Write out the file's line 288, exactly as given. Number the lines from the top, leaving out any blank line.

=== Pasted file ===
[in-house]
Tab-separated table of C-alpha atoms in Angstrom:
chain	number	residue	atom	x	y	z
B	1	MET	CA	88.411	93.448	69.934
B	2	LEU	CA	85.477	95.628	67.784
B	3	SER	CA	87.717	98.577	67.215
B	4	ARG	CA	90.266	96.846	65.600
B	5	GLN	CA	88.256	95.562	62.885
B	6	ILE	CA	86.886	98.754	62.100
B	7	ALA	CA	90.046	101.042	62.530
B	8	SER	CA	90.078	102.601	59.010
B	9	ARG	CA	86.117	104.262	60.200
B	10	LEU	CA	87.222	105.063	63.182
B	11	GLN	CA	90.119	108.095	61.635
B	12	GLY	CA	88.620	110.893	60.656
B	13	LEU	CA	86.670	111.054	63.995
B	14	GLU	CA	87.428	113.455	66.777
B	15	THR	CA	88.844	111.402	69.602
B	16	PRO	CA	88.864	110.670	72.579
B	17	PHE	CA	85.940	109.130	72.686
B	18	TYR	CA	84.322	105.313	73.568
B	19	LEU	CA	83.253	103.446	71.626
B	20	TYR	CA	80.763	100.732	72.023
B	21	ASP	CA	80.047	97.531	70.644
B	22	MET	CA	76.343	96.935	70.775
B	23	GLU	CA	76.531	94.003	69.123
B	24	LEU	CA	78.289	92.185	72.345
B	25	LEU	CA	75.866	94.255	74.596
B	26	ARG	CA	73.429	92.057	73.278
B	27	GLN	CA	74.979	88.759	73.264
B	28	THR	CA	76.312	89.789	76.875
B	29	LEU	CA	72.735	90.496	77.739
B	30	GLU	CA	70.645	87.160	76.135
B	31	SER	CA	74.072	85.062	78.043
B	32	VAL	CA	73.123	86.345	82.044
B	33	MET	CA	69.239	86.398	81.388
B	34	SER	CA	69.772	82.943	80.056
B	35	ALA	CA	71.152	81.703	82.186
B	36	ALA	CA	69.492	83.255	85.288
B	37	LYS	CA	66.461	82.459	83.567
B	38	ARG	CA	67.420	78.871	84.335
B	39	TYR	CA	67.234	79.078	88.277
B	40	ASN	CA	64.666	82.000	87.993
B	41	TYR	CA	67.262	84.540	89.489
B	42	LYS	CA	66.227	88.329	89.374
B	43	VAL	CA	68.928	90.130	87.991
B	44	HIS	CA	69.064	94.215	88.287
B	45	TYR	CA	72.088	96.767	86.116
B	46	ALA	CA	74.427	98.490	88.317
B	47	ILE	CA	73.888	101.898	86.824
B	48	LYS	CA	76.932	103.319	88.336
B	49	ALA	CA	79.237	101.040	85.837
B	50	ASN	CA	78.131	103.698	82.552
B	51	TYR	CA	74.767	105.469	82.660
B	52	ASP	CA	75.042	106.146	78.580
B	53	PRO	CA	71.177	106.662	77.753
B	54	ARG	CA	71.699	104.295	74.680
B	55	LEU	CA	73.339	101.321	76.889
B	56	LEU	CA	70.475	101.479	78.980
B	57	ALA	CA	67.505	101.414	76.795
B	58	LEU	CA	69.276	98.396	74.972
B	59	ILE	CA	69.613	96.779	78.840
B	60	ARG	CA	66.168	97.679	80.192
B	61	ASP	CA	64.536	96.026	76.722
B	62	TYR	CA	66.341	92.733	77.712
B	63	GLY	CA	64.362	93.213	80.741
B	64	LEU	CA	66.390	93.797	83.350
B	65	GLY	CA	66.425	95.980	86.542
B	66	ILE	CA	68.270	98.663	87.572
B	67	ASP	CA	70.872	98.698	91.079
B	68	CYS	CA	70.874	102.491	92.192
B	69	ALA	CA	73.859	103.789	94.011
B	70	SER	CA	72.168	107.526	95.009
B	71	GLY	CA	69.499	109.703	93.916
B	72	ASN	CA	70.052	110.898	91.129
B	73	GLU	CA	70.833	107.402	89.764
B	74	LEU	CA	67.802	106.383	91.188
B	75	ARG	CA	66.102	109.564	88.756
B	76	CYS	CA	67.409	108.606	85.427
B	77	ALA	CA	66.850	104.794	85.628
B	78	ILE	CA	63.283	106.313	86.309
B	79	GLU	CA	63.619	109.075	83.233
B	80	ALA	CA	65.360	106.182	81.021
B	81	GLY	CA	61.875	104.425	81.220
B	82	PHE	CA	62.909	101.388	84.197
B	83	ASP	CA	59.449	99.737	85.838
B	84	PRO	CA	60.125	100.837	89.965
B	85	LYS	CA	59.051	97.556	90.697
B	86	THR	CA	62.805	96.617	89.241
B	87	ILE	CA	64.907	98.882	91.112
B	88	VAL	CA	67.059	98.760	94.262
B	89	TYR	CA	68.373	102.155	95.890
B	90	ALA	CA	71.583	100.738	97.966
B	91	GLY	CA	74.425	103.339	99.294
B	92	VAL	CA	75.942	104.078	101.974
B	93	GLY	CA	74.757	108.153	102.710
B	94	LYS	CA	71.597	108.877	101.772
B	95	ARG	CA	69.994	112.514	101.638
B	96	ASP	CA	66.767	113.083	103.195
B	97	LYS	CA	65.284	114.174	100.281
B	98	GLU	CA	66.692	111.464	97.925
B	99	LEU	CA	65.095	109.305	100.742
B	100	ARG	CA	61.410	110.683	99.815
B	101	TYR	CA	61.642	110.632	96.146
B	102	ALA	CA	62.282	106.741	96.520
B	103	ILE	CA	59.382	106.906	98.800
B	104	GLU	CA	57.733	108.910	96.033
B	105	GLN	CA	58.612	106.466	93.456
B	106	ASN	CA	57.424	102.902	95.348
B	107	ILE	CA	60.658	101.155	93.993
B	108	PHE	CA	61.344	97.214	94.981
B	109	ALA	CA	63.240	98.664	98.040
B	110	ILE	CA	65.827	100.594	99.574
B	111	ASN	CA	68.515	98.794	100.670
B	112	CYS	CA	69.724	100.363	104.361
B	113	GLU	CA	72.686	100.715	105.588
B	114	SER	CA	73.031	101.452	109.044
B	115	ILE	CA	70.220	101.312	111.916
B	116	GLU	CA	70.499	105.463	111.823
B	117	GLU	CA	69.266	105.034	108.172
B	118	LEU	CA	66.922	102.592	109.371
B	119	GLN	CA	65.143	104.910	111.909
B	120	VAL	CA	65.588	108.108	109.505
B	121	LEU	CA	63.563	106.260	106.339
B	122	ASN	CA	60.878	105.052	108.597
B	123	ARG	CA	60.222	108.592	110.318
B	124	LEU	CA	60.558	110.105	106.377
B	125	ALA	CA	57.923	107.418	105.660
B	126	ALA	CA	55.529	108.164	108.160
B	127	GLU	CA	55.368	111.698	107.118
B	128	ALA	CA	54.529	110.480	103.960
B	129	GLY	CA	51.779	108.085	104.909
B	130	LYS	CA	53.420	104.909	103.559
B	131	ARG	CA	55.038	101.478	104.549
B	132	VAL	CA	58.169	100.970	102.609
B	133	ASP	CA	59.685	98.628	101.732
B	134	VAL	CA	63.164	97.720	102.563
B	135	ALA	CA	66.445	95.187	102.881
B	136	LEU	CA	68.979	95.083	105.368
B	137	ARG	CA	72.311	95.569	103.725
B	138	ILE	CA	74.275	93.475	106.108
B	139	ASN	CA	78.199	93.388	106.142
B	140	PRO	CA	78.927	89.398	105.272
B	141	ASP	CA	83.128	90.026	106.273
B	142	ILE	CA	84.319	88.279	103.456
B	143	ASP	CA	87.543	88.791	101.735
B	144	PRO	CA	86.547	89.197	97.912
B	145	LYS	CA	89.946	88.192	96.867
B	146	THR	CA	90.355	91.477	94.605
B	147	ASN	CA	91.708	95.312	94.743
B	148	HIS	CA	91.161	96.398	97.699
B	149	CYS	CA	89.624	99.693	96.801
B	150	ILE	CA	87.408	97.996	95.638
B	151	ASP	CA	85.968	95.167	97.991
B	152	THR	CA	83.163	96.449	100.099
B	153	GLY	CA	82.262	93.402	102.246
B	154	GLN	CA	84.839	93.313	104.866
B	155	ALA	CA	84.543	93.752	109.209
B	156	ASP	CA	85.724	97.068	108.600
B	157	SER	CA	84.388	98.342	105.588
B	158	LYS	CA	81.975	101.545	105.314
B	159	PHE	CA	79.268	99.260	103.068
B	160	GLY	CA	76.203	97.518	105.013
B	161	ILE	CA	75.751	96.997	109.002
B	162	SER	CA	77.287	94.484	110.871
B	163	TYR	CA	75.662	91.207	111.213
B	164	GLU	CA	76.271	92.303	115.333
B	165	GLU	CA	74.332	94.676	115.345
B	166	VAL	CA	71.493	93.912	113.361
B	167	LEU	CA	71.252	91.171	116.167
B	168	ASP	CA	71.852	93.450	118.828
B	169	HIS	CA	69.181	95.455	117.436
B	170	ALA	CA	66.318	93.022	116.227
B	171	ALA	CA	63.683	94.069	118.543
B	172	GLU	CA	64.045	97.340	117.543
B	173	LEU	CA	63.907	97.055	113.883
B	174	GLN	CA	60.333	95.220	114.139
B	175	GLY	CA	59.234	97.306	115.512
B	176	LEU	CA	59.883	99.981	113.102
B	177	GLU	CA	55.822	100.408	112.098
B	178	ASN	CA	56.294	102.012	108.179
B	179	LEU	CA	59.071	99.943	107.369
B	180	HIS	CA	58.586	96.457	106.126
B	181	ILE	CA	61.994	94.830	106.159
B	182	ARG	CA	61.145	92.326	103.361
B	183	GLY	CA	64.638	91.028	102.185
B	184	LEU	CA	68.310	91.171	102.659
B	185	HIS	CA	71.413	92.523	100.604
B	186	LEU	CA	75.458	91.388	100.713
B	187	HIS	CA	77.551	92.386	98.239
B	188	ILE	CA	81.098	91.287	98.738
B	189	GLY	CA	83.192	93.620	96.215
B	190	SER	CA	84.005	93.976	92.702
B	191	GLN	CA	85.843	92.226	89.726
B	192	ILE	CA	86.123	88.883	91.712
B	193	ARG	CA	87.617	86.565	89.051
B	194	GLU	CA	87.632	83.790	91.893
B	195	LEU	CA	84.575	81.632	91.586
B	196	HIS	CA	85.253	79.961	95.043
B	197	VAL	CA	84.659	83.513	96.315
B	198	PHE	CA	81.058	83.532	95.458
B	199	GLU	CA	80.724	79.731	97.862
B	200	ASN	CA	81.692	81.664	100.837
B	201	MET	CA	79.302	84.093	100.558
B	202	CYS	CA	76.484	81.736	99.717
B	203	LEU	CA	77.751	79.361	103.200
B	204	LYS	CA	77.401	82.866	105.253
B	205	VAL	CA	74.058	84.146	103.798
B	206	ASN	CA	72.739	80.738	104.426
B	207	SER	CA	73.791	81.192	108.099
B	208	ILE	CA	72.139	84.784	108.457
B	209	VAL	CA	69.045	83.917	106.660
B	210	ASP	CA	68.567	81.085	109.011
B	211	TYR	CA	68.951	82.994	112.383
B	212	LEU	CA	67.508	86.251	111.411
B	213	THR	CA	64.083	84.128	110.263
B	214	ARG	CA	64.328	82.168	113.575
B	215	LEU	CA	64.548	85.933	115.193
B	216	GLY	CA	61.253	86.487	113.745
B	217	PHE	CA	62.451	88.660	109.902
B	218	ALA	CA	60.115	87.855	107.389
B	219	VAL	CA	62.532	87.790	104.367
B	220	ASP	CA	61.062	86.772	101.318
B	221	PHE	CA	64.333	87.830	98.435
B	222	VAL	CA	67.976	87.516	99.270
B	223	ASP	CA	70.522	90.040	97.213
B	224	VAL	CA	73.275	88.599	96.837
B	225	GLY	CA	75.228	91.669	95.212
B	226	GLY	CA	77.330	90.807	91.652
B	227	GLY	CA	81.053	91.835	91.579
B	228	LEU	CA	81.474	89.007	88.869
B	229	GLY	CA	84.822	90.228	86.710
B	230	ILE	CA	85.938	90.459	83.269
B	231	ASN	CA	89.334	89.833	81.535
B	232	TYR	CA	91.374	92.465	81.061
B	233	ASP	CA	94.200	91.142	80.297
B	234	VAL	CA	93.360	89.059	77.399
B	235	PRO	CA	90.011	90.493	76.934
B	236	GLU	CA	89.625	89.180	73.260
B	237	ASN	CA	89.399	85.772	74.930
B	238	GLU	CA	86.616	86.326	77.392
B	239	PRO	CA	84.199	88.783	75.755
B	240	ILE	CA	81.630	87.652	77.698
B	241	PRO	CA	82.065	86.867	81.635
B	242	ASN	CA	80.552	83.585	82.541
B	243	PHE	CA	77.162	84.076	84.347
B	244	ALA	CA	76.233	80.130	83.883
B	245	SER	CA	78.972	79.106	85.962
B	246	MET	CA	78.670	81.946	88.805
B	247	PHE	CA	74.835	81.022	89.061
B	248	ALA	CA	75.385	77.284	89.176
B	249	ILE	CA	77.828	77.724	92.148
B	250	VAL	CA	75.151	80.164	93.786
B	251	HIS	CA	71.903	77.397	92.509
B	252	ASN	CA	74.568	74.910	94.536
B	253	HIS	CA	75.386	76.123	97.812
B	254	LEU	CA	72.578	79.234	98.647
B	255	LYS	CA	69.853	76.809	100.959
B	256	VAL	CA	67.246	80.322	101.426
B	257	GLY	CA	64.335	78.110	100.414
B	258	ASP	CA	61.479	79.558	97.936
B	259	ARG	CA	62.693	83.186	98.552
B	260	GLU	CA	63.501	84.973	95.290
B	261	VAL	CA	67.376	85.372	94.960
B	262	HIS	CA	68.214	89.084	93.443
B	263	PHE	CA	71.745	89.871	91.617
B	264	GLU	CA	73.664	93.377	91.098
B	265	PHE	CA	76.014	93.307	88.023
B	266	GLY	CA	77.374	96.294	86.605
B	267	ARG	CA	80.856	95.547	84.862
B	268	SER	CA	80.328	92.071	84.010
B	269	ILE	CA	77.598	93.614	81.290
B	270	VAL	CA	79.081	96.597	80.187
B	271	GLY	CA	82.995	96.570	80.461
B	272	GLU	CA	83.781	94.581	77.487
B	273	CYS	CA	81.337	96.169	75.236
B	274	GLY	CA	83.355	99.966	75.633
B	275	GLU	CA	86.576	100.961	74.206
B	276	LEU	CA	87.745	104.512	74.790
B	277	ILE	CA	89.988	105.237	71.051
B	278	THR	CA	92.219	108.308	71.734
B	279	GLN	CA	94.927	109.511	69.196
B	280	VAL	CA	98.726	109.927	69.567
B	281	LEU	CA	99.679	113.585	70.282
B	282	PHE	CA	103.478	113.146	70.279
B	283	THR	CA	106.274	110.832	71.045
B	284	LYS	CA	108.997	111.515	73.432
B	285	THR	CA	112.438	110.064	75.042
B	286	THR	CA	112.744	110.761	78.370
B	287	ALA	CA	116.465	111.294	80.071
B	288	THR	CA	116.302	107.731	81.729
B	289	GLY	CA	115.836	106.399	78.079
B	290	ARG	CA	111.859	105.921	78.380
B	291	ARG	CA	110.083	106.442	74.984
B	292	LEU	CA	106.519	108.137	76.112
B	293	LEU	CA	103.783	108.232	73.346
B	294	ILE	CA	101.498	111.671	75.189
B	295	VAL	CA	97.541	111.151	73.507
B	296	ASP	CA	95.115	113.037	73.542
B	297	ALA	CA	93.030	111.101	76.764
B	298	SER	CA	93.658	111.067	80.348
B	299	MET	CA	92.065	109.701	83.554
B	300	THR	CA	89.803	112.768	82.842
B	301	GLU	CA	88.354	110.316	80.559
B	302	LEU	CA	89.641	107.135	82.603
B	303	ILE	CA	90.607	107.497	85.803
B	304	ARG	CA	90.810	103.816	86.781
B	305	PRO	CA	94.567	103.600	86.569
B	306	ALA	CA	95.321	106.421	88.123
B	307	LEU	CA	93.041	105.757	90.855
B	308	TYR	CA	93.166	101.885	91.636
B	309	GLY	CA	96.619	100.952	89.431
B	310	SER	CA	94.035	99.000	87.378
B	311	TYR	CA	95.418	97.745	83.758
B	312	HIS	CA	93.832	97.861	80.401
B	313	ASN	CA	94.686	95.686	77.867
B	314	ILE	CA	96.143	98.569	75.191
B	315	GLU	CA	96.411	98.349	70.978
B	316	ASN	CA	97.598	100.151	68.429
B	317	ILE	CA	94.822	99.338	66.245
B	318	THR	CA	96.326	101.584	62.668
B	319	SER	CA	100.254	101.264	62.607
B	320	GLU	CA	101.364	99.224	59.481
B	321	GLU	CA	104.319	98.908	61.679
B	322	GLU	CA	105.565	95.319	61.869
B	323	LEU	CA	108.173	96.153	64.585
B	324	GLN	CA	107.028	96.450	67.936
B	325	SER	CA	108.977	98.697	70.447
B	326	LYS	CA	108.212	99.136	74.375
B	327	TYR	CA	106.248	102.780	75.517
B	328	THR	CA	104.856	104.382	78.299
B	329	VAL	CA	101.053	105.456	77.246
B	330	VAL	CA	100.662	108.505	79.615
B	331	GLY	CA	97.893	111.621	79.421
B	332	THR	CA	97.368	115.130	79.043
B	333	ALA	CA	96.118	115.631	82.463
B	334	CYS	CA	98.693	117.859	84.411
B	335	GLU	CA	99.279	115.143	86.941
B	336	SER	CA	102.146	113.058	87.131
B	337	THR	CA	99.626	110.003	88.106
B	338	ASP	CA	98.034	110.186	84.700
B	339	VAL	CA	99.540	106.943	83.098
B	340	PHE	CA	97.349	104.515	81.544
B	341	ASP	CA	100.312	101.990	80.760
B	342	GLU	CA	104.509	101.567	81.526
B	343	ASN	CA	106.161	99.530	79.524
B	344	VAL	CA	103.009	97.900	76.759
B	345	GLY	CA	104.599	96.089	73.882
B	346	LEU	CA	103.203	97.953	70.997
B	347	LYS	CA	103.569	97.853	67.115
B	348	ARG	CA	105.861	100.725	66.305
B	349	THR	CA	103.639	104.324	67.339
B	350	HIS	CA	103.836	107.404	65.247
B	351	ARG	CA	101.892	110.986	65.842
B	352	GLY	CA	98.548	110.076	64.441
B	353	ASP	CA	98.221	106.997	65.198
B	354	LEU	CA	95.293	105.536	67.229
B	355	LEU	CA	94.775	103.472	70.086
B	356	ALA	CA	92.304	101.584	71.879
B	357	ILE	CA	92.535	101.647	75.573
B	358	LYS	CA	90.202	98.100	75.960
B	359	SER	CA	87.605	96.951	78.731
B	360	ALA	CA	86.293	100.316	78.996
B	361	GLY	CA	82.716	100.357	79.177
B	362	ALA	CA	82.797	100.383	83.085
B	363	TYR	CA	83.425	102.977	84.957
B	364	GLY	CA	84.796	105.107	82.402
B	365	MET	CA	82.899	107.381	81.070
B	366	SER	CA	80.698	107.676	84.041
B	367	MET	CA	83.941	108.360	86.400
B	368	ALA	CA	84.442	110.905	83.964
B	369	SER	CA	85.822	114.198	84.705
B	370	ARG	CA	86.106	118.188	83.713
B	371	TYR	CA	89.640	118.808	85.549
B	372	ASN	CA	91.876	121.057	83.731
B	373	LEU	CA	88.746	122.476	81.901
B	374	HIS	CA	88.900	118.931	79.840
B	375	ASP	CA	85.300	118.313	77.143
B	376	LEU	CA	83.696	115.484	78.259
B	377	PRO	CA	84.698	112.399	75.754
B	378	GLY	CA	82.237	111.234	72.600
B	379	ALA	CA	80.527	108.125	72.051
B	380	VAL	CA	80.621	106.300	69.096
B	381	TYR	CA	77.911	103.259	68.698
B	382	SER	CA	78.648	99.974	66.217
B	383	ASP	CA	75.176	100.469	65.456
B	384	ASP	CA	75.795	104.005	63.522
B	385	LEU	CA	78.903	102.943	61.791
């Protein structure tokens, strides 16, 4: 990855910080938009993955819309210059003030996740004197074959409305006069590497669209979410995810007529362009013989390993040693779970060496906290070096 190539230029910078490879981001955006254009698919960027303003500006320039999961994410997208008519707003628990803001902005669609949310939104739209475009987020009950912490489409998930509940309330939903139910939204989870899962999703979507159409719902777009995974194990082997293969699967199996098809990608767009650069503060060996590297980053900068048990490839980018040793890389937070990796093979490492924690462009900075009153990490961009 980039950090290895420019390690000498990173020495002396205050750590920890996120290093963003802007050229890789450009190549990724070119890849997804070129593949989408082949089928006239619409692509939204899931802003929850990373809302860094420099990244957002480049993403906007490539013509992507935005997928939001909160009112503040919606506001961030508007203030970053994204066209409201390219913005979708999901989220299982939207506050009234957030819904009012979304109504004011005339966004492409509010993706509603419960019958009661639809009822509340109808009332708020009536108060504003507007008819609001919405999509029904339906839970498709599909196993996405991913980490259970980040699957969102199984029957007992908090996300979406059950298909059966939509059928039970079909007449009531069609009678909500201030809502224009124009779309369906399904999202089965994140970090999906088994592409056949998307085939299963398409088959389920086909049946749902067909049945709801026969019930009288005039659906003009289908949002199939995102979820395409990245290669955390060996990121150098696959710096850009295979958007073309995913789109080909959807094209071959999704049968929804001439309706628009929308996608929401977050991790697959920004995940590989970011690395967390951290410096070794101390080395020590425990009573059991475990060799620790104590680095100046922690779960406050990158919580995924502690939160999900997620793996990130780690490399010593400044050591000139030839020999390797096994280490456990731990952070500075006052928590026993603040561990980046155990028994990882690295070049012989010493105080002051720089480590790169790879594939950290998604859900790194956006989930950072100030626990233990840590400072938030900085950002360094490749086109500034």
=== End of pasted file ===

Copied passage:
B	285	THR	CA	112.438	110.064	75.042